2A - Wednesday, December 10, 2014
The Michigan Daily - michigandailycom
2A - Wednesday, December10, 2014 The Michigan Daily - michigandailycom
SENIORS SAY GOODBYE
420 Maynard St.
Ann Arbor, MI 48109-1327
PETER SHAHIN DOUGLAS SOLOMON
Editor in Chief Business Manager
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Letters to the Editor
BACK ROW: Senior Sports Editor Jeremy Summitt, Daily Sports Writer Shannon Lynch, Managing Photo Editor Paul Sherman, Senior Arts Editor Alec Stern, 2013 Copy Chief Tom
McBrien Senior Copy Editor Alisha Qiu, Copy Chief Mark Ossolinski, Managing Sports Editor Alejandro Zuniga MIDDLE ROW: Senior Sports Editor Rajat Khare, Assistant Sports
Editor Daniel Feldman, Daily Sports Writer Marina Nazario, Copy Chief Meaghan Thompson, Copy Editor Hannah Maine, Daily Staff Reporter Stephanie Dilworth, Senior Arts
Editor Erica Harwood, Daily Staff Reporter Hillary Crawford, Assistant Photo Editor McKenzie Berezin, Daily Sports Writer Jesse Klein, Copy Editor Kristen Anderson, Editorial
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Teresa Mathew, Editor-in-Chief Peter Shahin, Managing Editor Katie Burke, Managing Arts Editor Akshay Seth, Video Editor James Reslier-Wells
1 . T EWE ..
By JACK TURMAN
In a day full of activities,
Dr. Marc Lamont Hill
will deliver the keynote
memorial lecture. Other
activities include a youth
program and learning about
different roles in social
By JACK TURMAN
Last February, the Universi-
ty bought property on South
State Street from Edwards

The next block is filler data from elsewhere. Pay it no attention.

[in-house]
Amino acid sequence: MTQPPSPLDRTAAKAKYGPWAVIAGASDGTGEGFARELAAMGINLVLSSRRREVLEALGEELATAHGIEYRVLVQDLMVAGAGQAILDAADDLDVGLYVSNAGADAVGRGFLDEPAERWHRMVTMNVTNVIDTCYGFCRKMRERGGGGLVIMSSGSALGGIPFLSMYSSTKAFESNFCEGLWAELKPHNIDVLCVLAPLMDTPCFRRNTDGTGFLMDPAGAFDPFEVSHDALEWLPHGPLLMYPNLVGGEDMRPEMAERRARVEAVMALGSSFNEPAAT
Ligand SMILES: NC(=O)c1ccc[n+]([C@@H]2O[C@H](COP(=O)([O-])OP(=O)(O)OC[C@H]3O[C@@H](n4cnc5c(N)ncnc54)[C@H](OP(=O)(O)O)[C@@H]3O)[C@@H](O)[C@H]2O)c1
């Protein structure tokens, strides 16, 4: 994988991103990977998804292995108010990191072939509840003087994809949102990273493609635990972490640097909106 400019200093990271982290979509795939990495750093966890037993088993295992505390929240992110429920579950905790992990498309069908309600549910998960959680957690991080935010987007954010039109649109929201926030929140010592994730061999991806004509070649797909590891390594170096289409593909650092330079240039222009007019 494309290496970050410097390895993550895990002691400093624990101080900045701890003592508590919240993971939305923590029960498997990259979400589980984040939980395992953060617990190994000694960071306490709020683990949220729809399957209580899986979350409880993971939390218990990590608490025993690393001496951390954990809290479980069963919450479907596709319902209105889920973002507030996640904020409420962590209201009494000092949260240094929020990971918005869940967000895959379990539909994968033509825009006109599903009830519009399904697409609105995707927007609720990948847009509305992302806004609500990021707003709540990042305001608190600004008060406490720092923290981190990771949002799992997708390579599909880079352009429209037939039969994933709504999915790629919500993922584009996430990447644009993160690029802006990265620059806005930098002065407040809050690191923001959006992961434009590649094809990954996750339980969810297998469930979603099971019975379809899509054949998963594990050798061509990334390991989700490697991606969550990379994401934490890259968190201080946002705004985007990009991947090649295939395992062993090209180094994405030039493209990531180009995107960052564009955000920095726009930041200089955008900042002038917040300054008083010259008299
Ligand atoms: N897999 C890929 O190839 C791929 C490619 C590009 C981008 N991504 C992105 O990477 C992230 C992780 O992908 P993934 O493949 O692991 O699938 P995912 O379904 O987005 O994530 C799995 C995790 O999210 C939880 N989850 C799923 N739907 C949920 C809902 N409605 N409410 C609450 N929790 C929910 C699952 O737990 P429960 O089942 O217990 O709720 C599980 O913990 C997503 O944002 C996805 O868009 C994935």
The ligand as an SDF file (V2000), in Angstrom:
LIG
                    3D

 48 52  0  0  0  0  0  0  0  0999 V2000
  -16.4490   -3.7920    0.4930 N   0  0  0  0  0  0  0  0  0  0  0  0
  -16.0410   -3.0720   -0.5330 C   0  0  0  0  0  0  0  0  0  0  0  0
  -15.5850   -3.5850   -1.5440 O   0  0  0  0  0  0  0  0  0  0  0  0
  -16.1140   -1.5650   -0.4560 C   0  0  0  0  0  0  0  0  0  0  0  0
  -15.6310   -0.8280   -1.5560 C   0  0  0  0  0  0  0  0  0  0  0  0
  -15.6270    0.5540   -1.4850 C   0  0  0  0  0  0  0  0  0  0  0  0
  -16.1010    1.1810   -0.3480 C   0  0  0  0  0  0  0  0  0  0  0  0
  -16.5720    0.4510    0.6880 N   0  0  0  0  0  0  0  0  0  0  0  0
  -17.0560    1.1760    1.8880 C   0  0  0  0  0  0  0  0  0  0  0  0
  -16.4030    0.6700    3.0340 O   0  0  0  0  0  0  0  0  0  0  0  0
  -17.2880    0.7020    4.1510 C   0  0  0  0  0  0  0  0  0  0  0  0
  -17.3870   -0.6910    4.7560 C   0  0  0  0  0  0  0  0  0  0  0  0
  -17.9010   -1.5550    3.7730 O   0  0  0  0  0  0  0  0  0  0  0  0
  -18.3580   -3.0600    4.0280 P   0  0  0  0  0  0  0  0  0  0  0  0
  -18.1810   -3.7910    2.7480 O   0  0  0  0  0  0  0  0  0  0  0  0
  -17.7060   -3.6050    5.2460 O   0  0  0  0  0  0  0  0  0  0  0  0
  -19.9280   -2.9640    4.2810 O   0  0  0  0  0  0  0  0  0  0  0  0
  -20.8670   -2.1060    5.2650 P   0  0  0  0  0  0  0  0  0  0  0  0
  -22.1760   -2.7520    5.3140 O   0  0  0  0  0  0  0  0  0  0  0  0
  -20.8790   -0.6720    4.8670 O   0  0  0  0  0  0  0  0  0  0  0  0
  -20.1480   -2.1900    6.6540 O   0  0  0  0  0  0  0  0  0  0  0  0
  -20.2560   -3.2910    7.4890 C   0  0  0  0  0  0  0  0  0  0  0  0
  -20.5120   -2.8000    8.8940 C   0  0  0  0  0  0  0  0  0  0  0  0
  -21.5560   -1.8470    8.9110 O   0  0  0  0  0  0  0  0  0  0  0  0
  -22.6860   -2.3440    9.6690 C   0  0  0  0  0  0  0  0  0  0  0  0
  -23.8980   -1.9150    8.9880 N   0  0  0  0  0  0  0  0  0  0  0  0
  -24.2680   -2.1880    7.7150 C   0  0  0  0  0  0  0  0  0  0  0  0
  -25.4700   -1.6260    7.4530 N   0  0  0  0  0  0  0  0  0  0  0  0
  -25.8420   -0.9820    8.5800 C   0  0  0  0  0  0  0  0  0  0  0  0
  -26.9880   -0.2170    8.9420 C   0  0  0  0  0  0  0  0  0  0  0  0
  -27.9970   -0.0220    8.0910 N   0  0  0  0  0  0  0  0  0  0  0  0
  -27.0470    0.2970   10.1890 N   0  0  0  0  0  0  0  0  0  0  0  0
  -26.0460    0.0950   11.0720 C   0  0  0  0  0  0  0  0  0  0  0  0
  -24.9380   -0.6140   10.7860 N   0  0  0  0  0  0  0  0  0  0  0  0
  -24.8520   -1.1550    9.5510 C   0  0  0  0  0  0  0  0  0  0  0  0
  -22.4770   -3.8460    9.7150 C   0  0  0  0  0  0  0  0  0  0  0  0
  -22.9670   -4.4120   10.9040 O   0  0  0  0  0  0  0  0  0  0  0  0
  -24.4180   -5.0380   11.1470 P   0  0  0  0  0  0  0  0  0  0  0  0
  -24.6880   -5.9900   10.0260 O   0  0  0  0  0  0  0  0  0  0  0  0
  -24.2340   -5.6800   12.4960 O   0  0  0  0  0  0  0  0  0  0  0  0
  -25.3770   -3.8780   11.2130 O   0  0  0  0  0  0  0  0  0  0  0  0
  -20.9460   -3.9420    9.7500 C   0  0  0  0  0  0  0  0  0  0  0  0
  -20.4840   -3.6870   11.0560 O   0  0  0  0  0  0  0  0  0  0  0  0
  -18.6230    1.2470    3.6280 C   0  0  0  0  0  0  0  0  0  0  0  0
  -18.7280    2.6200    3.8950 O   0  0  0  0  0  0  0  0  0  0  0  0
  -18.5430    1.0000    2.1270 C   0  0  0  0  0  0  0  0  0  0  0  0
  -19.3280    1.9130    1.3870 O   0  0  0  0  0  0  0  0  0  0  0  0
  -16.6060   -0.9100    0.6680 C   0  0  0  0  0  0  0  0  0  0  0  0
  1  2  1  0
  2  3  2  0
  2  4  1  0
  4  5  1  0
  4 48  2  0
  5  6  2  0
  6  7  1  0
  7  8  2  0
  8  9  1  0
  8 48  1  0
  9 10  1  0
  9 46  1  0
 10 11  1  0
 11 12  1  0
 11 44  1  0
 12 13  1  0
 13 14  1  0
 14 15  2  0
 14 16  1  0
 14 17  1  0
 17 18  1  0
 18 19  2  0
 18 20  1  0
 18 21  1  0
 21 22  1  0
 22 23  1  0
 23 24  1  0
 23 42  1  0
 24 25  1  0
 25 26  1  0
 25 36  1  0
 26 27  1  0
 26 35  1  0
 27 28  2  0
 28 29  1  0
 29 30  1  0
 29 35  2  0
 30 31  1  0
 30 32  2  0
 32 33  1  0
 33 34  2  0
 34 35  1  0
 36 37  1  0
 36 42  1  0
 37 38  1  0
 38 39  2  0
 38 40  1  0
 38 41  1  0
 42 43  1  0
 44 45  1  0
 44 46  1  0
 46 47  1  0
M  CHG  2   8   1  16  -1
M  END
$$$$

Brothers Malloy. The com-
pany is moving out and ina
few weeks, paving the way
for University construction.
CAMPUS EVENTS & NOTES
WHAT: Prof. Ji-Yeon
Yuh will discuss Korean
experiences in military
WHO: Nam Center for
WHEN: Today from 4
p.m. to 5 p.m.
WHERE: School of
Social Work, Rm. 1636
Stress relief Holiday dance
WHAT: Dogs will be in the
library for several hours
to provide stress relief for
students inthe lead up to
WHEN: Today from 2 p.m.
to 5 p.m.
WHO: University Library
WHERE: Shapiro Library
Coffee hour Film screening
WHAT: Live swing danc-
ing music from Alex Belhaj
and a free swing dancing
lesson will be provided.
Entry is free for students
and $5 for community
WHO: Swing Ann Arbor
WHEN: Today from 8 p.m.
to 11 p.m.
Room, Michigan Union
Challenge carols at St.
Joseph's Hospital for the
holidays. All are invited
to join the group in their
WHO: Christian Challenge
WHEN: Today from 7 p.m.
WHERE:St. Joseph's Hospital
" Please report any error
in the Daily to correc-
The CIA disputed a
report from the Senate
which found that intelligence
the agency gained from
torturing prisoners did not
lead to counterterrorism
successes, the New York
Times reported on Tuesday.
Magazine finishes off
the semester with its
annual sex issue - this year
looking at the way-technology
and social media affect our
,SEE THE STATEMENT, PG.2B
that two large twin
stars rotating around
each other would combine
into one larger 'supermassive'
star, National Geographic
reported Tuesday. The
event is unprecedented in
Katie Burke ManagingEditor kgburke@michigandailycom
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and Stephanie Shenouda
ASSISTANT NEWS EDITORS: Allana Akhtar, Neala Berkowski, Claise Bryan, Shoham
Geva, Annabel Karoub, Emma Kerr, Thomas McBrien, Emilie Plesset, Michael Sugrman
and Jack Turman
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Greg Garno and
Alejandro Ziiga ManagingsportsEditors sportseditors@michigadaitycom
SENIOR SPORTS EDITORS: Max Cohen, Alexa Dettelbach; Lev Facher, Rajat Khare, Jake
Lourim and Jeremy Summitt
ASSISTANT SPORTS EDITORS: Max, Bultman, Minh Doan, Daniel Feldman, Simon
Kaufman, Erin Lennon, Jake Lourim and Jason Rubinstein